Why Costco's hot dog is still $1.50 when everything has gotten so expensive

ByNathaniel Meyersohn, CNNWire
Wednesday, March 27, 2024
Costco testing out new entry system to crack down on card sharing
Costco is testing a membership change, which will require shoppers to scan their cards in order to crack down on card sharing.

NEW YORK -- Inflation has touched nearly everything these last few years - even Trader Joe's 19-cent bananas. But Costco is holding the line on its hot dog-soda combo price.

Costco's hot dog deal, sold at its food courts, is still priced at $1.50 - exactly what it cost in 1985, before the Great Recession, the housing crisis, the pandemic and the latest bout of decades-high inflation.

Since the pandemic started, prices for consumers have gone up 20% overall, according to the Bureau of Labor Statistics. In many key areas, like housing and groceries, prices have increased even more.

If Costco's hot dog deal kept pace with inflation, it would be three times as expensive today - nearly $4.50. But Costco's $1.50 combo is a strategic decision, known as a loss-leader: The company is willing to lose money selling the hot dogs at that price - inflation be darned - so long as it helps Costco draw in and retain customers.

"It's branding," said Scott Mushkin, a retail analyst at R5 Capital. The $1.50 deal helps create customer loyalty, he said. "It reminds customers of who Costco is."

Costco loses money selling more than 100 million hot dogs every year, but the company offsets these losses by raising prices on other goods it sells. Costco has increased prices of pizzas and other items at its food courts.

But Costco has a unique business model that allows it to keep prices low: It makes almost all of its money on memberships, selling items on its warehouse floor very nearly at cost - and sometimes less.

Costco's longtime finance chief Richard Galanti, who retired this month, said in a recent interview that the $1.50 price was "probably safe for a while."

Falling inflation vs. falling prices

Most companies don't have the luxury of a membership model like Costco. They can't get by selling most of their items for very little profit - or taking a loss on products they sell 100 million of each year.

Inflation has slowed considerably since it peaked at 9.1% in June of 2022. In its battle to bring down that inflation, the Federal Reserve introduced 11 aggressive rate hikes meant to crush demand and discourage spending.

It's working - overall consumer prices rose by 3.2% in February, according to the latest data from the Bureau of Labor Statistics.

And while we may wish for lower prices, falling prices would actually serve as a red flag indicating that the economy is in bad shape. We're not there yet, don't worry.

Companies have been reporting surprisingly strong earnings in recent months on the back of strong consumer spending. Even though companies - including Costco - have to raise prices (even on hot dogs in some cases), Americans continue to shell out.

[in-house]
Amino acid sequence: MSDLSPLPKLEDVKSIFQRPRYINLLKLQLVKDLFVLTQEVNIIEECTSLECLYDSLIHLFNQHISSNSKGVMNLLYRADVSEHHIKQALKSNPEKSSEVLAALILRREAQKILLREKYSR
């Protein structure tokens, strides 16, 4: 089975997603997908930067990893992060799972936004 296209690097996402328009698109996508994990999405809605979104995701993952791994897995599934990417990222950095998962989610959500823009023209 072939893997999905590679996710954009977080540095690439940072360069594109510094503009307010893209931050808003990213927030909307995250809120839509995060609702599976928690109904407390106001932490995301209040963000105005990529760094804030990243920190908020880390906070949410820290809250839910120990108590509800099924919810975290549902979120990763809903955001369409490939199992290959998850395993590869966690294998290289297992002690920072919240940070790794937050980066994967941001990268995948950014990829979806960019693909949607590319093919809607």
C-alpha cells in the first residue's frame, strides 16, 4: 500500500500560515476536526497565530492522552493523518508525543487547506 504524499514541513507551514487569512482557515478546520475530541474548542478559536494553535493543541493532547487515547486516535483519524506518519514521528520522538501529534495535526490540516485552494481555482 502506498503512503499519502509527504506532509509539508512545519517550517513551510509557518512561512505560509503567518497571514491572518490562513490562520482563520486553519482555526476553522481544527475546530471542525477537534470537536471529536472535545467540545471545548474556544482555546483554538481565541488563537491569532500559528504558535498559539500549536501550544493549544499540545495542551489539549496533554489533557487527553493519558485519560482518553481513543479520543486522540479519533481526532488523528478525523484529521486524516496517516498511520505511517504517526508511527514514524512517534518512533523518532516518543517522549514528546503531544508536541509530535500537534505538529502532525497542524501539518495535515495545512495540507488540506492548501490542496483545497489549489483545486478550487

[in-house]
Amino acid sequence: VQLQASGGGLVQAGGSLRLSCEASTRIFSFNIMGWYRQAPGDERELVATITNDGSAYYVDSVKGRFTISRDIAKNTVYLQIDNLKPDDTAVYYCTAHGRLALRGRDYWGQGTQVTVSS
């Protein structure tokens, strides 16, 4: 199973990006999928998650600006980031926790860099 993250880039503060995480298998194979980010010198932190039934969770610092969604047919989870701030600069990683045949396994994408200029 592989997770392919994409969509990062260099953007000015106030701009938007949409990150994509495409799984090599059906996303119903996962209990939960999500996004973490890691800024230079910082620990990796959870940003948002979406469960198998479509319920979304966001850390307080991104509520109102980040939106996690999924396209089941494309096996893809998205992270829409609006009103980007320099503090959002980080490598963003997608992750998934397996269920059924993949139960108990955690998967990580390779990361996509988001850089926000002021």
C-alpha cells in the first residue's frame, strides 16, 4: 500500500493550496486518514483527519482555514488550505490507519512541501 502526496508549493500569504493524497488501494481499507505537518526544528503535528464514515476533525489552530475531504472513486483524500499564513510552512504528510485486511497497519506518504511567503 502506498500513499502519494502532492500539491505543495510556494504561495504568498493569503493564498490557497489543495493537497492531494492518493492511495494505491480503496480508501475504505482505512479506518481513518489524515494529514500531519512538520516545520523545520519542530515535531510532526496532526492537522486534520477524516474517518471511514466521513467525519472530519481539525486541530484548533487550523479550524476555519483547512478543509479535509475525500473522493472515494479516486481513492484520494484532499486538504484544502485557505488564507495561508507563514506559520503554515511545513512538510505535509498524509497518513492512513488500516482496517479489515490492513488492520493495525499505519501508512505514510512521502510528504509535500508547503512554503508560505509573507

Consumer spending is the biggest engine powering the US economy and when people spend a lot less money employers tend to lay off workers, which can lead to even lower spending and even more layoffs. This cycle can throw the economy into a recession. Again, that's not happening yet.

"The reason prices fall is because people aren't buying. That means we'd be in a recession," said Gus Faucher, chief economist at PNC Financial Services.

'If you raise the effing hot dog, I will kill you'

Costco's hot dog defied inflation from the very start.

Costco's hot dog offering was born in the company's early days. Costco added a Hebrew National stand at its second warehouse store in Portland, Oregon, shortly after it opened in 1983.

To keep the price of the hot dog steady, Costco found ways to slash other costs at the food court, such as switching from 12-ounce soda cans to cheaper, 20-ounce fountain drinks.

Costco sold kosher hot dogs at its food courts until 2009, but suppliers started to run low on meat. Realizing the importance of the low-priced hot dog, the chain brought production in-house and switched to its own Kirkland Signature brand. Costco now produces around 388 million non-kosher hot dogs a year at its plants for both food courts and to sell in packs.

Jim Sinegal, Costco's co-founder, once told the company's former CEO Craig Jelinek, "If you raise the effing hot dog, I will kill you. Figure it out."

"I know it sounds crazy making a big deal about a hot dog, but we spend a lot of time on it," Sinegal told the Seattle Times in 2009. "We're known for that hot dog. That's something you don't mess with."

Last year, Costco sold more than 130 million - around $195 million worth - of hot dog-soda combos globally.

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